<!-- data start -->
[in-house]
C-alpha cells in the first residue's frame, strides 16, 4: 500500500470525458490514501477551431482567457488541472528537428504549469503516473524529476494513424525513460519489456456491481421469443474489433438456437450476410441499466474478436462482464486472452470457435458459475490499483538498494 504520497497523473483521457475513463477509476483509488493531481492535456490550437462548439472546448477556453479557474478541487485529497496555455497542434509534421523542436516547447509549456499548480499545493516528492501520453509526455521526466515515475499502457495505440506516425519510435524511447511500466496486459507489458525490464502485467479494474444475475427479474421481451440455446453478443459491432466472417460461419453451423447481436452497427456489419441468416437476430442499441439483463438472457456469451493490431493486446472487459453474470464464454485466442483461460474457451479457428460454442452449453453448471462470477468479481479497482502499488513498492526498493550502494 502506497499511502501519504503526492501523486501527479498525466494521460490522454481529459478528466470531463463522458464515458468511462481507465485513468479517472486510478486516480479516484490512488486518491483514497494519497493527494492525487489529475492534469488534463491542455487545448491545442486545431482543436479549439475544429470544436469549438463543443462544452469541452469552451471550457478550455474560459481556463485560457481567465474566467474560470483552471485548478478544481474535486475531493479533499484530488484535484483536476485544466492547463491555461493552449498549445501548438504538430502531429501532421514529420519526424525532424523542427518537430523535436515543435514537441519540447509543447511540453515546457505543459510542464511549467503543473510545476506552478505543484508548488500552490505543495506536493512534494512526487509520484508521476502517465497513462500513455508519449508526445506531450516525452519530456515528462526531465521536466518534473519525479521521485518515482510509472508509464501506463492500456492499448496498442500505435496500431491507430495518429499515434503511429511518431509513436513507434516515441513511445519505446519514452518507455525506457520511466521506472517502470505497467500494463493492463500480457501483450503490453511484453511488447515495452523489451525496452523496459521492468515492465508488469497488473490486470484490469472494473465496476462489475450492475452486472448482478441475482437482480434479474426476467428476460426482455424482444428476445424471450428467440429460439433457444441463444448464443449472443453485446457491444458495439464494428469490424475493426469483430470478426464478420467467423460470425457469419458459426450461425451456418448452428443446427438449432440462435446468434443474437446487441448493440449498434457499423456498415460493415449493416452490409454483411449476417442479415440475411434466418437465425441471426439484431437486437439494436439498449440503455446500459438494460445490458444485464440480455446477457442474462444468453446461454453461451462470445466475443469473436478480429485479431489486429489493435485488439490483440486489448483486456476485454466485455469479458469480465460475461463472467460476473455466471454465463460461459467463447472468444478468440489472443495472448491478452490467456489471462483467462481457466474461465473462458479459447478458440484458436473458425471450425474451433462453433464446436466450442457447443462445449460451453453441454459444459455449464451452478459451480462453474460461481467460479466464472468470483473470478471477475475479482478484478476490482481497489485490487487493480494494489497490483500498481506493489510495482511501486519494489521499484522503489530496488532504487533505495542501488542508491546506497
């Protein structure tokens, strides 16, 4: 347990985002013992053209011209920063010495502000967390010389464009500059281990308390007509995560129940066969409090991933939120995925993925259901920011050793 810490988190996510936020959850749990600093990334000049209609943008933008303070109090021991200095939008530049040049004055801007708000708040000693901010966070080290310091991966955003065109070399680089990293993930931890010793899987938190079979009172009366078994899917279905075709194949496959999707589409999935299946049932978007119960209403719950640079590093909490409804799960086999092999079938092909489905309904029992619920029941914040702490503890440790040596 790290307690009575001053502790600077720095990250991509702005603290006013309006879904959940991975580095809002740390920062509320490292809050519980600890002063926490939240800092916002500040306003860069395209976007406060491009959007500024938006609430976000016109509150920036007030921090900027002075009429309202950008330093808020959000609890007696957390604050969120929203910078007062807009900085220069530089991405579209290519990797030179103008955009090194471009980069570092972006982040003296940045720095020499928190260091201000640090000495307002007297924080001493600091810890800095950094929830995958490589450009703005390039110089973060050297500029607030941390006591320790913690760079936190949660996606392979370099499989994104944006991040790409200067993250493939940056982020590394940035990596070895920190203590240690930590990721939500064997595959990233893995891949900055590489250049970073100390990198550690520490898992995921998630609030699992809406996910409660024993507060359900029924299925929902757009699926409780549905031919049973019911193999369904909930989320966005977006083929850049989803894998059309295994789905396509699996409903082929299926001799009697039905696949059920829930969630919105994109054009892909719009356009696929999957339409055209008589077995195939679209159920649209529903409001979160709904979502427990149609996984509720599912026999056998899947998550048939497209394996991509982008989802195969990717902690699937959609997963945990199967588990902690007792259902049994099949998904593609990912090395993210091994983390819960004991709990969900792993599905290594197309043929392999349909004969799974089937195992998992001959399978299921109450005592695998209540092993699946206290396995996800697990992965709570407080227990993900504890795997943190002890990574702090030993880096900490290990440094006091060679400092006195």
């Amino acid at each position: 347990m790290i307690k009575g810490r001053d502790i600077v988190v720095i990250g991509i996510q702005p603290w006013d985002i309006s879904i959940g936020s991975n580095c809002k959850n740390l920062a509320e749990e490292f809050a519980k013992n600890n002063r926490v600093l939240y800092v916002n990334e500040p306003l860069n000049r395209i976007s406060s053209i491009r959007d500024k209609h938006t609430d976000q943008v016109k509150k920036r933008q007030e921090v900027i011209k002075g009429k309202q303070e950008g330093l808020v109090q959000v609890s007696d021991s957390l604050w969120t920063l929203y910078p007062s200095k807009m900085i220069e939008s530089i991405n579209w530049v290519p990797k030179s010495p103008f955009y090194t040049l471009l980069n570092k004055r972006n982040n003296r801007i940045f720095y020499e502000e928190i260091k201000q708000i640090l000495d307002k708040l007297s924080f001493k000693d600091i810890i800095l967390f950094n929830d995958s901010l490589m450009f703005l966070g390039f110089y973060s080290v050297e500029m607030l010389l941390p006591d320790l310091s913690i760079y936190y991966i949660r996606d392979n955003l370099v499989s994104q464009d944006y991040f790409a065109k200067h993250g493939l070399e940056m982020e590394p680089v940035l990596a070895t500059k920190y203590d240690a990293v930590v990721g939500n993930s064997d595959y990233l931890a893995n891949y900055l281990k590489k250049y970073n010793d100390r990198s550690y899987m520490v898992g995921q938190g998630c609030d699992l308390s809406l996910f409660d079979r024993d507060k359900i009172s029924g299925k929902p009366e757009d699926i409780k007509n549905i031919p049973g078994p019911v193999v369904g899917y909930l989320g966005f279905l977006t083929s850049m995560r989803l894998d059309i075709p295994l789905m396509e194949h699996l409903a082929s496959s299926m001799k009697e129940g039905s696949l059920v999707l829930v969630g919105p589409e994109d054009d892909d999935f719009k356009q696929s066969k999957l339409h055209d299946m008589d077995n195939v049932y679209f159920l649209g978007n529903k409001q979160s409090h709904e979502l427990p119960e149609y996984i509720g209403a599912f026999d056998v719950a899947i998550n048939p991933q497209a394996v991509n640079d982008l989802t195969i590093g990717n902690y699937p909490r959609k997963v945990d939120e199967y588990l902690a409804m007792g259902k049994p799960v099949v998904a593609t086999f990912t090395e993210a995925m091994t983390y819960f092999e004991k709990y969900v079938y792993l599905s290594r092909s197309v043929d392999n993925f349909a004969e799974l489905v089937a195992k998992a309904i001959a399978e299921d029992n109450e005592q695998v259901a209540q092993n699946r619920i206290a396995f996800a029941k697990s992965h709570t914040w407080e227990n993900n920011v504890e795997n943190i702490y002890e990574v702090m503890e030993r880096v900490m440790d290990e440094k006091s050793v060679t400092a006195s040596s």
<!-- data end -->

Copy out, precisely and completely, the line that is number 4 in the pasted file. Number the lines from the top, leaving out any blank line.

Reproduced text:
């Amino acid at each position: 347990m790290i307690k009575g810490r001053d502790i600077v988190v720095i990250g991509i996510q702005p603290w006013d985002i309006s879904i959940g936020s991975n580095c809002k959850n740390l920062a509320e749990e490292f809050a519980k013992n600890n002063r926490v600093l939240y800092v916002n990334e500040p306003l860069n000049r395209i976007s406060s053209i491009r959007d500024k209609h938006t609430d976000q943008v016109k509150k920036r933008q007030e921090v900027i011209k002075g009429k309202q303070e950008g330093l808020v109090q959000v609890s007696d021991s957390l604050w969120t920063l929203y910078p007062s200095k807009m900085i220069e939008s530089i991405n579209w530049v290519p990797k030179s010495p103008f955009y090194t040049l471009l980069n570092k004055r972006n982040n003296r801007i940045f720095y020499e502000e928190i260091k201000q708000i640090l000495d307002k708040l007297s924080f001493k000693d600091i810890i800095l967390f950094n929830d995958s901010l490589m450009f703005l966070g390039f110089y973060s080290v050297e500029m607030l010389l941390p006591d320790l310091s913690i760079y936190y991966i949660r996606d392979n955003l370099v499989s994104q464009d944006y991040f790409a065109k200067h993250g493939l070399e940056m982020e590394p680089v940035l990596a070895t500059k920190y203590d240690a990293v930590v990721g939500n993930s064997d595959y990233l931890a893995n891949y900055l281990k590489k250049y970073n010793d100390r990198s550690y899987m520490v898992g995921q938190g998630c609030d699992l308390s809406l996910f409660d079979r024993d507060k359900i009172s029924g299925k929902p009366e757009d699926i409780k007509n549905i031919p049973g078994p019911v193999v369904g899917y909930l989320g966005f279905l977006t083929s850049m995560r989803l894998d059309i075709p295994l789905m396509e194949h699996l409903a082929s496959s299926m001799k009697e129940g039905s696949l059920v999707l829930v969630g919105p589409e994109d054009d892909d999935f719009k356009q696929s066969k999957l339409h055209d299946m008589d077995n195939v049932y679209f159920l649209g978007n529903k409001q979160s409090h709904e979502l427990p119960e149609y996984i509720g209403a599912f026999d056998v719950a899947i998550n048939p991933q497209a394996v991509n640079d982008l989802t195969i590093g990717n902690y699937p909490r959609k997963v945990d939120e199967y588990l902690a409804m007792g259902k049994p799960v099949v998904a593609t086999f990912t090395e993210a995925m091994t983390y819960f092999e004991k709990y969900v079938y792993l599905s290594r092909s197309v043929d392999n993925f349909a004969e799974l489905v089937a195992k998992a309904i001959a399978e299921d029992n109450e005592q695998v259901a209540q092993n699946r619920i206290a396995f996800a029941k697990s992965h709570t914040w407080e227990n993900n920011v504890e795997n943190i702490y002890e990574v702090m503890e030993r880096v900490m440790d290990e440094k006091s050793v060679t400092a006195s040596s």